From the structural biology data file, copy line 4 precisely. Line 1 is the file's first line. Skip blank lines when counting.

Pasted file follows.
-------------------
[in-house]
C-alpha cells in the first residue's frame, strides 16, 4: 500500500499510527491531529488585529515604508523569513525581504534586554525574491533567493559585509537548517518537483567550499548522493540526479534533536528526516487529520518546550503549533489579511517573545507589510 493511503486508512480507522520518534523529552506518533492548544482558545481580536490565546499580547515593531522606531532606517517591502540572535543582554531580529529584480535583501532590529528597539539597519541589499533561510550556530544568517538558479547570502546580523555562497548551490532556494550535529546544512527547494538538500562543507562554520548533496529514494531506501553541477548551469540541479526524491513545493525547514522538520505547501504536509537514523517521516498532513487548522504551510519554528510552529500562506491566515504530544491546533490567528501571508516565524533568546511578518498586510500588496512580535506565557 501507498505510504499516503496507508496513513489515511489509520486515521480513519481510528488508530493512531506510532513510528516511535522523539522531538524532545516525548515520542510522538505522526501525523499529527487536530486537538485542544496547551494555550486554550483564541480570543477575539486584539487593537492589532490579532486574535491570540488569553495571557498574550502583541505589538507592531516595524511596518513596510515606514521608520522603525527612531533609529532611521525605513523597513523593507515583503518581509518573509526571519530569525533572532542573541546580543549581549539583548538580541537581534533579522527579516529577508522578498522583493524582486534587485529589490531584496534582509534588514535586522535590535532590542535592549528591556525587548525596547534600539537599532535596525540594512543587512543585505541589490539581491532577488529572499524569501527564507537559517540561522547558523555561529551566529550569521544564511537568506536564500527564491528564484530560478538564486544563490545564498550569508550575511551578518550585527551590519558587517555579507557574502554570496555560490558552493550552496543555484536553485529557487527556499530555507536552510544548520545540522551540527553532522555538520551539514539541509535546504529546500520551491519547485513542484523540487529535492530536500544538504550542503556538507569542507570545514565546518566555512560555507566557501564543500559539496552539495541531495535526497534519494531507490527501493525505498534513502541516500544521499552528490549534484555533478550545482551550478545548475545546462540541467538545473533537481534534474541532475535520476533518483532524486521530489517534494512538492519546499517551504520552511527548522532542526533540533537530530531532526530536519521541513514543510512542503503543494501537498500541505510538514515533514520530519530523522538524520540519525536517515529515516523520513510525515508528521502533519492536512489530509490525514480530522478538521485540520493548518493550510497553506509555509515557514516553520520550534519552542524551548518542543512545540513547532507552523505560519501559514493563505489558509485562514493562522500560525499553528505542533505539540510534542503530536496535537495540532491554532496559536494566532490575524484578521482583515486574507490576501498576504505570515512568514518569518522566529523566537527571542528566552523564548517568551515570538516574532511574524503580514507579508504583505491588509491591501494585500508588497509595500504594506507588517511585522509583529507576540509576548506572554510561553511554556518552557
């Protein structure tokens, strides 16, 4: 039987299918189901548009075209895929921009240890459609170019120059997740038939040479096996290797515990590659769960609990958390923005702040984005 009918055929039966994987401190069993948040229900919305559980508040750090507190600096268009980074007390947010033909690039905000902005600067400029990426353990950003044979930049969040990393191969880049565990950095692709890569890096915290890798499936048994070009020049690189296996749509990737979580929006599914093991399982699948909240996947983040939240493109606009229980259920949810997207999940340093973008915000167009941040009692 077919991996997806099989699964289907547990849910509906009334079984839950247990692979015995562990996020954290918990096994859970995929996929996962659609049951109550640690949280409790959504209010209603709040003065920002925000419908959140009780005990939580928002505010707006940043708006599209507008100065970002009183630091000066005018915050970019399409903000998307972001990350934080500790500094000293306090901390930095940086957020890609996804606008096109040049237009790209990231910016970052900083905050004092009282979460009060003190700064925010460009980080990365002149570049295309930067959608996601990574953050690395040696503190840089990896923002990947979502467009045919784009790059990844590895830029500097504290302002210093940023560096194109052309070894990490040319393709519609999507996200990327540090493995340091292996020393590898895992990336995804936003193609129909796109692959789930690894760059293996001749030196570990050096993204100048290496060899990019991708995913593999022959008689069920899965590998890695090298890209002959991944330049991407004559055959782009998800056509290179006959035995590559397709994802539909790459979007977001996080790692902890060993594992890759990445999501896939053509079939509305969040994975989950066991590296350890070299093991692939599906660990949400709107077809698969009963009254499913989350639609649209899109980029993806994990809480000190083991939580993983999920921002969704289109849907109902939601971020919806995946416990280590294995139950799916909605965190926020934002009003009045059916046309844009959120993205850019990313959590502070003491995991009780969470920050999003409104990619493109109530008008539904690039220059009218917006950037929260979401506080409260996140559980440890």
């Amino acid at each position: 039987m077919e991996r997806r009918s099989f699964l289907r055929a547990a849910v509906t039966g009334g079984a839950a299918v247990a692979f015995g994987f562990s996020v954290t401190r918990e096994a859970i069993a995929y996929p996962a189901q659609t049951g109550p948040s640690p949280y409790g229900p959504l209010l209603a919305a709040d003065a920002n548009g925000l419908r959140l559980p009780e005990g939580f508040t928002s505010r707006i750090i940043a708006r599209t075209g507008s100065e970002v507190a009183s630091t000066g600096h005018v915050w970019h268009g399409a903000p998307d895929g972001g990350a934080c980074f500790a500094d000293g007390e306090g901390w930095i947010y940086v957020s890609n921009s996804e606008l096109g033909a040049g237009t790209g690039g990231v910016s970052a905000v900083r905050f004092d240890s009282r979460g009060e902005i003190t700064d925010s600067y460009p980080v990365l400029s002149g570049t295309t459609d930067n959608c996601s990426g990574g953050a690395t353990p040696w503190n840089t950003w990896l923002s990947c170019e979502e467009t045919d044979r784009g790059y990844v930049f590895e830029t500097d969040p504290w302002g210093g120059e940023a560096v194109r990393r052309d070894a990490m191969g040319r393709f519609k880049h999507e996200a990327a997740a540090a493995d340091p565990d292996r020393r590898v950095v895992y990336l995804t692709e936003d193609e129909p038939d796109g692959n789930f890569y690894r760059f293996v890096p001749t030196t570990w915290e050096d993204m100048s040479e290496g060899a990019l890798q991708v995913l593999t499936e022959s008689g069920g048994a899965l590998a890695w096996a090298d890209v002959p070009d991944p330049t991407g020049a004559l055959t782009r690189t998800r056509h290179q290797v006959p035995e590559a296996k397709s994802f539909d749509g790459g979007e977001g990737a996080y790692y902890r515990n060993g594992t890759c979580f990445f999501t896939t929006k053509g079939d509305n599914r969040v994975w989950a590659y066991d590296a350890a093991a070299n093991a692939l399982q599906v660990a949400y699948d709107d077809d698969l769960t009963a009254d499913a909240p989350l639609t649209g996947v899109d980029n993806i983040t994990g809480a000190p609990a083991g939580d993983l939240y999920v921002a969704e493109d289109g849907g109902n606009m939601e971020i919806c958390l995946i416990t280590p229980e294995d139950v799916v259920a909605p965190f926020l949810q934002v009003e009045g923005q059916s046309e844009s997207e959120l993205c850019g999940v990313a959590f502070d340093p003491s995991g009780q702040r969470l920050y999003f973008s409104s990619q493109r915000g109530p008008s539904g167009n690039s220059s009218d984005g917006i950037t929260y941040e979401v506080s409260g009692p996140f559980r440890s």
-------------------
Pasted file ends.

């Amino acid at each position: 039987m077919e991996r997806r009918s099989f699964l289907r055929a547990a849910v509906t039966g009334g079984a839950a299918v247990a692979f015995g994987f562990s996020v954290t401190r918990e096994a859970i069993a995929y996929p996962a189901q659609t049951g109550p948040s640690p949280y409790g229900p959504l209010l209603a919305a709040d003065a920002n548009g925000l419908r959140l559980p009780e005990g939580f508040t928002s505010r707006i750090i940043a708006r599209t075209g507008s100065e970002v507190a009183s630091t000066g600096h005018v915050w970019h268009g399409a903000p998307d895929g972001g990350a934080c980074f500790a500094d000293g007390e306090g901390w930095i947010y940086v957020s890609n921009s996804e606008l096109g033909a040049g237009t790209g690039g990231v910016s970052a905000v900083r905050f004092d240890s009282r979460g009060e902005i003190t700064d925010s600067y460009p980080v990365l400029s002149g570049t295309t459609d930067n959608c996601s990426g990574g953050a690395t353990p040696w503190n840089t950003w990896l923002s990947c170019e979502e467009t045919d044979r784009g790059y990844v930049f590895e830029t500097d969040p504290w302002g210093g120059e940023a560096v194109r990393r052309d070894a990490m191969g040319r393709f519609k880049h999507e996200a990327a997740a540090a493995d340091p565990d292996r020393r590898v950095v895992y990336l995804t692709e936003d193609e129909p038939d796109g692959n789930f890569y690894r760059f293996v890096p001749t030196t570990w915290e050096d993204m100048s040479e290496g060899a990019l890798q991708v995913l593999t499936e022959s008689g069920g048994a899965l590998a890695w096996a090298d890209v002959p070009d991944p330049t991407g020049a004559l055959t782009r690189t998800r056509h290179q290797v006959p035995e590559a296996k397709s994802f539909d749509g790459g979007e977001g990737a996080y790692y902890r515990n060993g594992t890759c979580f990445f999501t896939t929006k053509g079939d509305n599914r969040v994975w989950a590659y066991d590296a350890a093991a070299n093991a692939l399982q599906v660990a949400y699948d709107d077809d698969l769960t009963a009254d499913a909240p989350l639609t649209g996947v899109d980029n993806i983040t994990g809480a000190p609990a083991g939580d993983l939240y999920v921002a969704e493109d289109g849907g109902n606009m939601e971020i919806c958390l995946i416990t280590p229980e294995d139950v799916v259920a909605p965190f926020l949810q934002v009003e009045g923005q059916s046309e844009s997207e959120l993205c850019g999940v990313a959590f502070d340093p003491s995991g009780q702040r969470l920050y999003f973008s409104s990619q493109r915000g109530p008008s539904g167009n690039s220059s009218d984005g917006i950037t929260y941040e979401v506080s409260g009692p996140f559980r440890s």